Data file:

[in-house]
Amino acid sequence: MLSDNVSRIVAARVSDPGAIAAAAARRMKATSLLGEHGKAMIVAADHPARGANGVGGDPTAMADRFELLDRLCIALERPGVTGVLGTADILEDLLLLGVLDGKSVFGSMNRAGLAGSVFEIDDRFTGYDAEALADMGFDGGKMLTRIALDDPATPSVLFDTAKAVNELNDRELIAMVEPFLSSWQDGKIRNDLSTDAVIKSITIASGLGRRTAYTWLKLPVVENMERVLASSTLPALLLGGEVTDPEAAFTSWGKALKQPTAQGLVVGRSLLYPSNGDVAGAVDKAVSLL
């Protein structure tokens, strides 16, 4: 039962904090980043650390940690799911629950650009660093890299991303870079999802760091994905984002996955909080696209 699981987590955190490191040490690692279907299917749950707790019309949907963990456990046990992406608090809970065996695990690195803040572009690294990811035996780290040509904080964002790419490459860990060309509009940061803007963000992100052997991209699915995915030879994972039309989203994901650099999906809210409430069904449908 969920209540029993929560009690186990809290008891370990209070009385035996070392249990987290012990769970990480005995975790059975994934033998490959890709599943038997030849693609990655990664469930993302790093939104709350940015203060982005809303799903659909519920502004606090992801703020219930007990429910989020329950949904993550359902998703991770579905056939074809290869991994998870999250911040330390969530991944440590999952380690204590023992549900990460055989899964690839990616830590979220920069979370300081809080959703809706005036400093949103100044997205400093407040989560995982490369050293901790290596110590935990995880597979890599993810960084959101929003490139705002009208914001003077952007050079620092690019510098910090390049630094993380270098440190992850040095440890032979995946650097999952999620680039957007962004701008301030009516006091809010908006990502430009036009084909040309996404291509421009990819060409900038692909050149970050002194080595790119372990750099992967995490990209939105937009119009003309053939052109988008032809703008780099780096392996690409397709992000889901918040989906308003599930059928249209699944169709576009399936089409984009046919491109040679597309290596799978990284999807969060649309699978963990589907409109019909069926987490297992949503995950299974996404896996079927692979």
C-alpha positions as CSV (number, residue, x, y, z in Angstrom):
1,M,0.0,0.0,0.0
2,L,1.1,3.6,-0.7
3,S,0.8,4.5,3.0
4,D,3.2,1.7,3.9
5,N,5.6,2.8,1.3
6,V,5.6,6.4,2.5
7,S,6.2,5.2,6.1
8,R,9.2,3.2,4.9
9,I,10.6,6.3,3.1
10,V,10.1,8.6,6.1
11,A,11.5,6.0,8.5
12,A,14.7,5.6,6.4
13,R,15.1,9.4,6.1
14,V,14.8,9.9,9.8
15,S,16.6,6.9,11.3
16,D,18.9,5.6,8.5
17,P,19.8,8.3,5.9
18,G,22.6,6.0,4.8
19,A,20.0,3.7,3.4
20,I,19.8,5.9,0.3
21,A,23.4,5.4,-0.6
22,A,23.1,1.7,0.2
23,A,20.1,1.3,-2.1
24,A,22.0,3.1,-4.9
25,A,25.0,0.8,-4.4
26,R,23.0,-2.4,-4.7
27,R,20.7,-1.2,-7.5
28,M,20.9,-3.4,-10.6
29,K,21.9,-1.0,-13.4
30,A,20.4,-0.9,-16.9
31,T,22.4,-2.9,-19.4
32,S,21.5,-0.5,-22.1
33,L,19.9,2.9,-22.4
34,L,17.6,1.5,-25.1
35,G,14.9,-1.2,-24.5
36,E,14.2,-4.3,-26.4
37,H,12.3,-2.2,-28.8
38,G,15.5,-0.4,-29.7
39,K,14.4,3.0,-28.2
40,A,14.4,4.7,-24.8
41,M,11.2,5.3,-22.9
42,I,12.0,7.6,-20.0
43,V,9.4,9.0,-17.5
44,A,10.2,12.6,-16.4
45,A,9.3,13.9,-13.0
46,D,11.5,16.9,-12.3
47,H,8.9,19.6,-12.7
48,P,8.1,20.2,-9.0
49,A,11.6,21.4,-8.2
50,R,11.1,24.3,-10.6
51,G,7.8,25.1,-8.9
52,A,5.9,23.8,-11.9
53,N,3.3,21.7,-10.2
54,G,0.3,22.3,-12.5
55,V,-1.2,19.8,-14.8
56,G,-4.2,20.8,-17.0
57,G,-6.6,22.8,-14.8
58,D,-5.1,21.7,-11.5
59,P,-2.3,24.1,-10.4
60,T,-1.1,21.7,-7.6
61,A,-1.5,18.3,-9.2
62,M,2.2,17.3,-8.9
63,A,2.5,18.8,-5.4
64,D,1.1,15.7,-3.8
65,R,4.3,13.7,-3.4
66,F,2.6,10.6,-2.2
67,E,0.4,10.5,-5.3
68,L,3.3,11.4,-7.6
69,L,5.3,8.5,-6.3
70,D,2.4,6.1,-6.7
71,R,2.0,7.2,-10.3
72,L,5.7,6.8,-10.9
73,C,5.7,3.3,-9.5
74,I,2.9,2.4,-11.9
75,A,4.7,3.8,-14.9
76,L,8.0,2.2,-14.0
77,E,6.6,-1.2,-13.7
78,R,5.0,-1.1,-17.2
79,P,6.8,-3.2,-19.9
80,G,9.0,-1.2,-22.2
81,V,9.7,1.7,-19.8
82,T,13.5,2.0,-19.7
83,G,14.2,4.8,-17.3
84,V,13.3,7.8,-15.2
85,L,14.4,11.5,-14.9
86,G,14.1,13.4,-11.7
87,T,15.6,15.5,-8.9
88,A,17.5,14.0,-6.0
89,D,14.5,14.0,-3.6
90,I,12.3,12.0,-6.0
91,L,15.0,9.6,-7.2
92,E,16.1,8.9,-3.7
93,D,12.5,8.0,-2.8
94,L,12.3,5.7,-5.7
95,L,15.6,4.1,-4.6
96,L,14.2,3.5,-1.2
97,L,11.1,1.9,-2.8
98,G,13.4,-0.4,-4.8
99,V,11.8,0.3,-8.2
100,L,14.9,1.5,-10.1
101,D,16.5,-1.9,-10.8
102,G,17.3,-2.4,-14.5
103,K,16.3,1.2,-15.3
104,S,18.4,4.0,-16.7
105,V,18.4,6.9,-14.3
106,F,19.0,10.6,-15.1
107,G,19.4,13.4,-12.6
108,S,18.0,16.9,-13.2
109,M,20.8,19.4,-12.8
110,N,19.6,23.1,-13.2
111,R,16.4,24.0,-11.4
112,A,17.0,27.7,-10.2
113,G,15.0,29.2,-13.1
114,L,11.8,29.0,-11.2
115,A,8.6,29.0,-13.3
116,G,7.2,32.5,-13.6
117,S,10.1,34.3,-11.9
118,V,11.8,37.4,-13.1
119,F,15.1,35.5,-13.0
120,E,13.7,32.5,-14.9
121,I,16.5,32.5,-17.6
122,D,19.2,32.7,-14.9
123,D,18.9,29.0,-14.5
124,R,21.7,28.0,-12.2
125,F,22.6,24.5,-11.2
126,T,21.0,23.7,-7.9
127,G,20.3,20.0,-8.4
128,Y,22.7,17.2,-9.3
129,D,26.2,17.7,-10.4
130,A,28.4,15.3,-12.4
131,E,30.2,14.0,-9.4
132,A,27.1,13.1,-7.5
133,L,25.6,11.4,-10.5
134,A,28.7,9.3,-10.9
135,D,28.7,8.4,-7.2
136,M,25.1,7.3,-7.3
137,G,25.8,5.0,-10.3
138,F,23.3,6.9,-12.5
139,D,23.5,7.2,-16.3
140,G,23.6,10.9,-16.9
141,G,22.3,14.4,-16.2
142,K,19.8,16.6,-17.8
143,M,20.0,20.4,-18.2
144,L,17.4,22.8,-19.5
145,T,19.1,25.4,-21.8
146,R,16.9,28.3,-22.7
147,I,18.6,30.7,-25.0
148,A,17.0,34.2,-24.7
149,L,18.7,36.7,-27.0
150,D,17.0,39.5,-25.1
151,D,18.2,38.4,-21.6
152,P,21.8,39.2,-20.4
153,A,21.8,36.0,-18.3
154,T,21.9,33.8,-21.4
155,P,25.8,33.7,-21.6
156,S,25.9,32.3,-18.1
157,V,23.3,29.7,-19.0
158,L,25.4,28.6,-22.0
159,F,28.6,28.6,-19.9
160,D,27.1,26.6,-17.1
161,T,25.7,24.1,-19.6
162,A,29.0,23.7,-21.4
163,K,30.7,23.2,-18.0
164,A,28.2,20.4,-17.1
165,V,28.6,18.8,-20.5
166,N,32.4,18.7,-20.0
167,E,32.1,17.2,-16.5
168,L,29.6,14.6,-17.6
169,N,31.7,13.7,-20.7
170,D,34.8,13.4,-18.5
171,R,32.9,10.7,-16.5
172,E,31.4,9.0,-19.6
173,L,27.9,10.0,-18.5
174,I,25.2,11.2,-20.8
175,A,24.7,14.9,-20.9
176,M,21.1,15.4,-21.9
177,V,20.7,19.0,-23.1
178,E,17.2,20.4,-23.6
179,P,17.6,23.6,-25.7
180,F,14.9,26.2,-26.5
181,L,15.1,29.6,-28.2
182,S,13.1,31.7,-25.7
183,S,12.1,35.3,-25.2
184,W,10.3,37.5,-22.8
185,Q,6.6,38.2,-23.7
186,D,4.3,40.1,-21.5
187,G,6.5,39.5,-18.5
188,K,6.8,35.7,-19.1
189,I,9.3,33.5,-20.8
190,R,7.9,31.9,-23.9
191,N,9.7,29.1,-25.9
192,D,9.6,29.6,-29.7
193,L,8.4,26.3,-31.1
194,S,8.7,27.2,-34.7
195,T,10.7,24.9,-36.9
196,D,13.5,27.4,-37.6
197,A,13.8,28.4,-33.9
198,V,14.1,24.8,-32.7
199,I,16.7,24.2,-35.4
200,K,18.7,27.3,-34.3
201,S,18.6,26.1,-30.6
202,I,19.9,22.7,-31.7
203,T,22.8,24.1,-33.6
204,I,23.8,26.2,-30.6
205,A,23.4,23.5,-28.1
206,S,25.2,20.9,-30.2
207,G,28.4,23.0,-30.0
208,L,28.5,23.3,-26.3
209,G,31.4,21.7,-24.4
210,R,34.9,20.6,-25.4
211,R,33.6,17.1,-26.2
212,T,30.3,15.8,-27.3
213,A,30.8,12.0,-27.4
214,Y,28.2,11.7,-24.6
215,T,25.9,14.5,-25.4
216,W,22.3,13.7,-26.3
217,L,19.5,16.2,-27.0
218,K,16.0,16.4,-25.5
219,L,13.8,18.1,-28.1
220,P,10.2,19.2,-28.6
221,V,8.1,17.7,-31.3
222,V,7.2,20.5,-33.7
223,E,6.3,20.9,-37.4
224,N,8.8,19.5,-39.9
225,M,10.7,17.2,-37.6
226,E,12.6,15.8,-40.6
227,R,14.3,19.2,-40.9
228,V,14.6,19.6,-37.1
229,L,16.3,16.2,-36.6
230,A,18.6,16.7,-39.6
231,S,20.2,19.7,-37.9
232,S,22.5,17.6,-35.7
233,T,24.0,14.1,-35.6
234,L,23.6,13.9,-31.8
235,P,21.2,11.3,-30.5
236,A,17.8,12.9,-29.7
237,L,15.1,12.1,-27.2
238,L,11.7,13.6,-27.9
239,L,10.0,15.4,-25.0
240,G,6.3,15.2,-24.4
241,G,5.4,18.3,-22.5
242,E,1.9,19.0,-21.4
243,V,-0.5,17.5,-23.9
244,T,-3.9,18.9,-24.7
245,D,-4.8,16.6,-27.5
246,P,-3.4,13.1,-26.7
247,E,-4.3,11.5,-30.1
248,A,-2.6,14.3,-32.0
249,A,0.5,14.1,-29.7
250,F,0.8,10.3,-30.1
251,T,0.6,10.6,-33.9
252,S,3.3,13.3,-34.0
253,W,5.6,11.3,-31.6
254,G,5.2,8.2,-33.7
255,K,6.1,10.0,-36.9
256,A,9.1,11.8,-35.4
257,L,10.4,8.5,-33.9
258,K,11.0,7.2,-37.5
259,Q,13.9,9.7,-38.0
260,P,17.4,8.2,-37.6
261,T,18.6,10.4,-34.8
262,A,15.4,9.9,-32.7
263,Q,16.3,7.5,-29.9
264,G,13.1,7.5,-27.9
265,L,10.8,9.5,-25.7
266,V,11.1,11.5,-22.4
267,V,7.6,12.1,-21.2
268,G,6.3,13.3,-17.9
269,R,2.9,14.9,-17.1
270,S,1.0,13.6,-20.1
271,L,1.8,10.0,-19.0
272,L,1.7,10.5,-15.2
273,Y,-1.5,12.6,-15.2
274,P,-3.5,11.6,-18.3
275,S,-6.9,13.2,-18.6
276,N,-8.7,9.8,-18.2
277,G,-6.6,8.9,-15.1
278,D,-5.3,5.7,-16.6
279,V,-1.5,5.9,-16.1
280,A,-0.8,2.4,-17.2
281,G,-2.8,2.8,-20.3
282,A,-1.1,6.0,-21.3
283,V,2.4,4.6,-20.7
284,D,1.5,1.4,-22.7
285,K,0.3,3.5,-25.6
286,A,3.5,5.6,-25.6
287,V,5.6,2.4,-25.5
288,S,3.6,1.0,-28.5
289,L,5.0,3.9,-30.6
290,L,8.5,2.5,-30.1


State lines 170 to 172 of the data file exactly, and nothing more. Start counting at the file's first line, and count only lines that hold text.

166,N,32.4,18.7,-20.0
167,E,32.1,17.2,-16.5
168,L,29.6,14.6,-17.6